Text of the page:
Last year, I’d spent three-and-a-half hours running around Cannes with Alec Baldwin and James Toback as they filmed their highly entertaining documentary, Seduced and Abandoned, which chronicles their failed attempts to drum up financing for a sexually brazen art house reinterpretation of Last Tango in Paris set during the Iraq War, to be directed by Toback and starring Baldwin and Neve Campbell. This year they brought the completed doc to the festival, and when we met up again I found myself recounting a harrowing experience I’d had coming home on the night of the Seduced and Abandoned premiere party two days prior, when I’d been mugged by two young women, but fought off my attackers. “Let me shake your hand!” said Baldwin. “God damn it, I’m proud of you. Go down swinging, I say. You’re going to have to earn that purse.”
There’s been a perceived uptick in crime at the festival this year, with prominent jewel thefts and hotel robberies; most people I’ve talked to theorize that it has something to do with current European economic conditions. But it’s hard to say, as crime is always a problem; this much money in a concentrated area is bound to attract lowlifes along with the cinephiles. Even if the Euro were thriving, last Tuesday night it was not smart of me to be walking back to my rented apartment alone through an underpass behind a train station at four in the morning after a night of reveling.
That evening, as I approached the underpass entrance I noticed two girls in their twenties — one skinny, one large and robust — get up and walk quickly into the tunnel ahead of me. It seemed sketchy, but the driving urge to get to bed made me follow them down. But they stopped on the steps, and suddenly I found myself right next to them, one on either side. “Hello,” said the big one, who greedily and determinedly grabbed my right hand and tried to wrestle away the phone I was clutching as her smaller friend pulled at the handbag on my left side. We tussled and I screamed, “Fuck you!” in their faces and kicked them before managing to run away, phone and handbag still in possession. I was running in high-heeled boots down the street, at least five blocks from my apartment door, screaming as loudly as possible. Then I tripped and fell to my knees. As I turned to get up, the smaller one was on top of me, grabbing at my phone and bag, while I think the big one was keeping watch at the underpass exit. I’m extremely lucky that they didn’t pull weapons and that they weren’t men, because my instinct was to just scream in my assailant’s face and wrestle with her (difficult since one of my hands was still gripping my phone, the other my handbag). No one showed up, but my assailant did finally step off, leaving me lying on my back on the sidewalk. I heard them making fun of me in French and imitating my screaming as they trotted down the underpass steps back to the train station.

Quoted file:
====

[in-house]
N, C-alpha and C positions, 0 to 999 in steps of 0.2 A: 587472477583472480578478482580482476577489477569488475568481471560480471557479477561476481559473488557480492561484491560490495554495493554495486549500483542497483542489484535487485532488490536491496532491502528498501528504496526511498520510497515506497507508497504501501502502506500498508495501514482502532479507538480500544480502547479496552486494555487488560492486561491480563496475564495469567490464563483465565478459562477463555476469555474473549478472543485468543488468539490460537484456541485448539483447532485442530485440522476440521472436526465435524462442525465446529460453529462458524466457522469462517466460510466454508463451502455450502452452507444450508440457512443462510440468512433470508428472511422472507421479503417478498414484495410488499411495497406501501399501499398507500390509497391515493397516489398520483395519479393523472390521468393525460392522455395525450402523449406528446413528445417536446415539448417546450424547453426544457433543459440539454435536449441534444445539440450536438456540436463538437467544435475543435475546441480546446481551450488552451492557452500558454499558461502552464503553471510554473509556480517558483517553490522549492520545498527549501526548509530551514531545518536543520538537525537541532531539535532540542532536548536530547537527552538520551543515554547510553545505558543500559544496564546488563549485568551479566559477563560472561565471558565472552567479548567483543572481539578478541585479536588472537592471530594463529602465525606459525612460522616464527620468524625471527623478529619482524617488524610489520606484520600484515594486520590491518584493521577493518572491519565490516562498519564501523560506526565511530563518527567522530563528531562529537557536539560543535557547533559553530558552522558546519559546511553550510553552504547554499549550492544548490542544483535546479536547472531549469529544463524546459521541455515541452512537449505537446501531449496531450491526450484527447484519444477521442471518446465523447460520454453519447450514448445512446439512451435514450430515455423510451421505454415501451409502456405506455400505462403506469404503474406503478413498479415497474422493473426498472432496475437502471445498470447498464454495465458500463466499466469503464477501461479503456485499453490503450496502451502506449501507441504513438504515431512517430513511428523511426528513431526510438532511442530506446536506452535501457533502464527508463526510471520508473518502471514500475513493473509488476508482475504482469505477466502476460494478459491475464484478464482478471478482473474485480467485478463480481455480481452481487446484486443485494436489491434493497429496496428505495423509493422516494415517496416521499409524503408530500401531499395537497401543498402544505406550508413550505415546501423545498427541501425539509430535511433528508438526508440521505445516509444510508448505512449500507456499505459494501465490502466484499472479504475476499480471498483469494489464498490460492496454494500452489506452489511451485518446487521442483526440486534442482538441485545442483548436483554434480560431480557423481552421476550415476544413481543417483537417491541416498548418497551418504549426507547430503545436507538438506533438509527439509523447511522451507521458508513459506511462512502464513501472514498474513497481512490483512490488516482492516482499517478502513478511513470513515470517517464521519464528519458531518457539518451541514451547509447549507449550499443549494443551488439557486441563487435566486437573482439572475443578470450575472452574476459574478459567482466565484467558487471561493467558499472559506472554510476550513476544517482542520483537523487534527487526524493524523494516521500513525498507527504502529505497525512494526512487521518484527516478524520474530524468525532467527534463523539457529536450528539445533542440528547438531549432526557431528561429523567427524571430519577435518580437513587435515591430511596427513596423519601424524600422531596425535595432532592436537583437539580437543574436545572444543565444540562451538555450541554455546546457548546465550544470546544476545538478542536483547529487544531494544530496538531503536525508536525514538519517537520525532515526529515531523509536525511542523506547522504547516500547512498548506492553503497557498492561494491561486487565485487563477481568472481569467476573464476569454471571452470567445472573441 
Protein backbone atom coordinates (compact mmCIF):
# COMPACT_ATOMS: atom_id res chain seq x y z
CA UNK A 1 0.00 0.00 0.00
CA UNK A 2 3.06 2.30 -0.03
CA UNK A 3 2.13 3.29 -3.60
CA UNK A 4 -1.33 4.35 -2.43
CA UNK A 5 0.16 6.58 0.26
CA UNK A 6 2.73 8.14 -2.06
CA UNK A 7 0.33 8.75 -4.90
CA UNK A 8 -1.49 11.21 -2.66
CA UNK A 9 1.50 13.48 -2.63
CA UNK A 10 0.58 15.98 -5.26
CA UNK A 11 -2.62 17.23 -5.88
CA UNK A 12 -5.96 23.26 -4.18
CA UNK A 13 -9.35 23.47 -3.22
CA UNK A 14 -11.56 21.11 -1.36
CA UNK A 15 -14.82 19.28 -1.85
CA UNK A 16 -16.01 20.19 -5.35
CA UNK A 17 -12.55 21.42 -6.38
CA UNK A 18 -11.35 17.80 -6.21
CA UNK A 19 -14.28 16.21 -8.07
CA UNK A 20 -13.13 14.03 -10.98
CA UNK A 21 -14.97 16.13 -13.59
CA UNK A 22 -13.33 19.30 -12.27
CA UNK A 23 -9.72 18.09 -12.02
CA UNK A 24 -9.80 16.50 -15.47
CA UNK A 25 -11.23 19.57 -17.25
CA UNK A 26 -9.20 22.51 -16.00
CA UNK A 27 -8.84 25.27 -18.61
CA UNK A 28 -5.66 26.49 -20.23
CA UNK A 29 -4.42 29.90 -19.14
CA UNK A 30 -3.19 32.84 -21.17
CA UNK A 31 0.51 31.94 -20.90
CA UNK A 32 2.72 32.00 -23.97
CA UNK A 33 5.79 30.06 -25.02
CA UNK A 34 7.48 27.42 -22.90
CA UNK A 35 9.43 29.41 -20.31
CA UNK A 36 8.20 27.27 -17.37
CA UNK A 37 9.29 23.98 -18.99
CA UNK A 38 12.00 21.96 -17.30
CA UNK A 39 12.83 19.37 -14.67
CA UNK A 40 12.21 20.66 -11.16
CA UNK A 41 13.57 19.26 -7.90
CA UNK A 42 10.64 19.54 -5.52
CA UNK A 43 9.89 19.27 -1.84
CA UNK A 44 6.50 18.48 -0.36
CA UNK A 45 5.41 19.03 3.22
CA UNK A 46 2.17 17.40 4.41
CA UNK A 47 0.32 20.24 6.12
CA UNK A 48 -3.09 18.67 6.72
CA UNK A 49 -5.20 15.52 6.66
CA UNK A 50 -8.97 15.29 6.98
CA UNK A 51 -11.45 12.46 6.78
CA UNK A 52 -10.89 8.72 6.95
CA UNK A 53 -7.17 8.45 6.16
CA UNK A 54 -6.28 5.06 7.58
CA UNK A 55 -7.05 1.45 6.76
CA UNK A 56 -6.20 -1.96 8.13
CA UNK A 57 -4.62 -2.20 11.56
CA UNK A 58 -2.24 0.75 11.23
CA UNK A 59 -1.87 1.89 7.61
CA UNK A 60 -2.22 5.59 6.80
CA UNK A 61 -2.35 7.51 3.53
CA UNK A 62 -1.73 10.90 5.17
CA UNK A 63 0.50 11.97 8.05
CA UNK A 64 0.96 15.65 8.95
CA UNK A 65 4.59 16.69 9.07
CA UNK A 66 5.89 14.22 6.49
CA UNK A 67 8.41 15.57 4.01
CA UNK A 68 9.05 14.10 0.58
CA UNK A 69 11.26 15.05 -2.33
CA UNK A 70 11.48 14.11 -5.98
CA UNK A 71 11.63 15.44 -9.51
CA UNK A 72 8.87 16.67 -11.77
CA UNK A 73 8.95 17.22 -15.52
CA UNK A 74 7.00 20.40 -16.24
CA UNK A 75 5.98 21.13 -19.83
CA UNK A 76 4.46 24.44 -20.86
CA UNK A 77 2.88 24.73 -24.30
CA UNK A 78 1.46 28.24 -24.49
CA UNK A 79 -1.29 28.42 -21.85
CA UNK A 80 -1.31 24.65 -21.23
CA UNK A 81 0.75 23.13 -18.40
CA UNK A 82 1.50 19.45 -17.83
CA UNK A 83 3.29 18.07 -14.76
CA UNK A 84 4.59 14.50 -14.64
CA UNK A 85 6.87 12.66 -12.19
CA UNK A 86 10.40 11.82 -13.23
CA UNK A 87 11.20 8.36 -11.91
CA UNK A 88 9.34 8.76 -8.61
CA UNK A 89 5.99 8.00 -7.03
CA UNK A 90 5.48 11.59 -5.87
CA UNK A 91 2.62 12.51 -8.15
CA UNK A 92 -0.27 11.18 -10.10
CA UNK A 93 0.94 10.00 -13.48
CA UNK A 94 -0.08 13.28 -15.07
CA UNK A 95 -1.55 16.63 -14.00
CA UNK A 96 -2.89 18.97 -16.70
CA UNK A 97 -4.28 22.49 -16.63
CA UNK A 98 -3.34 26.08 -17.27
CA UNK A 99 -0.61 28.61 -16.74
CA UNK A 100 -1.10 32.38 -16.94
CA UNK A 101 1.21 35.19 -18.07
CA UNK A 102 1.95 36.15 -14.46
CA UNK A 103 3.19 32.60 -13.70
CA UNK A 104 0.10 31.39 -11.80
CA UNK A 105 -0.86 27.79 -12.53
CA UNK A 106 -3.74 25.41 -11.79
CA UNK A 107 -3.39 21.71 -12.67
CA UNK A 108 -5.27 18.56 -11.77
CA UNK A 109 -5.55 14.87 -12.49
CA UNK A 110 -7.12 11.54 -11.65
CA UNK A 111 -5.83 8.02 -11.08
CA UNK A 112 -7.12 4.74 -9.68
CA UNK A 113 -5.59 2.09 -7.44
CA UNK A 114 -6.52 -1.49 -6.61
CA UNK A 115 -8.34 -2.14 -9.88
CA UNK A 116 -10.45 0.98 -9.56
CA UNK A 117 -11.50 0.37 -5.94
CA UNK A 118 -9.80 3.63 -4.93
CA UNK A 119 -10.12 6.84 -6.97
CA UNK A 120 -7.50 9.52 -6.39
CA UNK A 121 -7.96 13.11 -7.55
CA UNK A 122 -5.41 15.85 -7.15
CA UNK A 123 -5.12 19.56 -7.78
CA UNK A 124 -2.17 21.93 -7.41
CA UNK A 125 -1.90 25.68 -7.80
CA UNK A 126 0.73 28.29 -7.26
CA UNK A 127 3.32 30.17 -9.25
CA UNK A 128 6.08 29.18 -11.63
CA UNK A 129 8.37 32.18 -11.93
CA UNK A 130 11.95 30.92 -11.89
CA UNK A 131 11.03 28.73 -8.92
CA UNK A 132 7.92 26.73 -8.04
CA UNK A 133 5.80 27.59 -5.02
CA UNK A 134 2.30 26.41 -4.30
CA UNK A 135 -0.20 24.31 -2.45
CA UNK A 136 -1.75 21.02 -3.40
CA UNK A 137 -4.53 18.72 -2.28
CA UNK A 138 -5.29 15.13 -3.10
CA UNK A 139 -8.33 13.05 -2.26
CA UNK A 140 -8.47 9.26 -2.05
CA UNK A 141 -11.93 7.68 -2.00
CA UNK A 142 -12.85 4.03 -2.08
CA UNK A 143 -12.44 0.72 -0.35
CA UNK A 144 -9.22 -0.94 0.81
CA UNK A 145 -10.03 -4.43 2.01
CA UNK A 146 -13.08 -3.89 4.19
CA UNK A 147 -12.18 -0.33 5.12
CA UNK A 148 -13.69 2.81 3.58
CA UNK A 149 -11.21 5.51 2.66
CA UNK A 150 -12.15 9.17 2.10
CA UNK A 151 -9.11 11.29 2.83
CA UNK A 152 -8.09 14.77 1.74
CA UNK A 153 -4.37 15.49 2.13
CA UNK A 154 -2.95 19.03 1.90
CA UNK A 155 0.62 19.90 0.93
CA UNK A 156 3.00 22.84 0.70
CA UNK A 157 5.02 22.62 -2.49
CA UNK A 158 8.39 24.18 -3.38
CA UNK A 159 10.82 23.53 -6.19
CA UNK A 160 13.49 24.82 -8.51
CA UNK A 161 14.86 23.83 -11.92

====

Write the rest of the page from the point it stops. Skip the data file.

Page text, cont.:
Once safely inside my temporary apartment I collapsed, shaking, on my bed, looking at my painfully bloody knees, torn tights, ripped dress, strained leg muscles, and wounds along my knuckles. The next day I was jumpy getting through the unavoidable festival crowds; anyone who walked behind me, or accidentally brushed up next to me felt like a threat. I felt stupid for putting myself in such a vulnerable position; and embarrassed that I’d given off the air of being a pushover, a foreign rube. That is, until I talked to Alec Baldwin. After congratulating me for my refusal to hand over my phone and purse, he commiserated by sharing a tale of how he was mugged in 1983 in Venice, California.
“It was one of the few times in my life I was so drunk I was almost incapacitated,” he said. “And I was driving my car and I had to pull over on the side of the road. And this group of underprivileged youths, shall we say, came and they beat the living hell out of me. They punched me and they pulled my jacket up over my head, like in a hockey fight. I remember saying to myself, ‘And now they’re punching me, like they do in the movies.’” And then one of them hit him in the face with a glass tumbler. “It wasn’t like in the movies when I felt the glass smash in my face.” He couldn’t call the cops and report them, Baldwin said, laughing, “because I couldn’t say to the cops, ‘Well it all began because I was drunk driving and I pulled over.’” He had to walk home seven or eight blocks, and when he walked back hours later to get his car, he found his wallet on the hood of his car with everything in there but the money. “They were gentlemen muggers.”
“Did you fantasize about someday killing them?” James Toback wanted to know.
“No, I fantasized about opening up a teenage halfway house and helping them to a better life,” said Baldwin, grinning. “What the fuck do you think I fantasized about?”
“I wish I was there to save you,” he continued, to me. “I would have taken those women and thrown them in the water, held their heads down — not for too long, maybe a minute or two,” he went on, explaining that he understands people who break into homes or cars when they’re destitute, but has no tolerance for those who will physically assault others just to take their stuff. “I’m looking at you now and I’m thinking I wish we could go back in a time machine and Jimmy and I could stomp these broads. Not for long, just for a good ten minutes.”
“You learned something valuable about yourself in that moment,” Toback chimed in. “And it’s something you cannot learn unless you are in a situation in which you have no time to do anything but react, which is, I am not a person who will allow myself to be violated.” Much later, as I got up to leave after our interview, Baldwin closed by declaring me a “tiger” and promised, “Just tell us where to be at midnight, which underpass, and we’ll be there. Wrap your hand around a roll of quarters” and punch them. “You can’t believe how much that hurts.”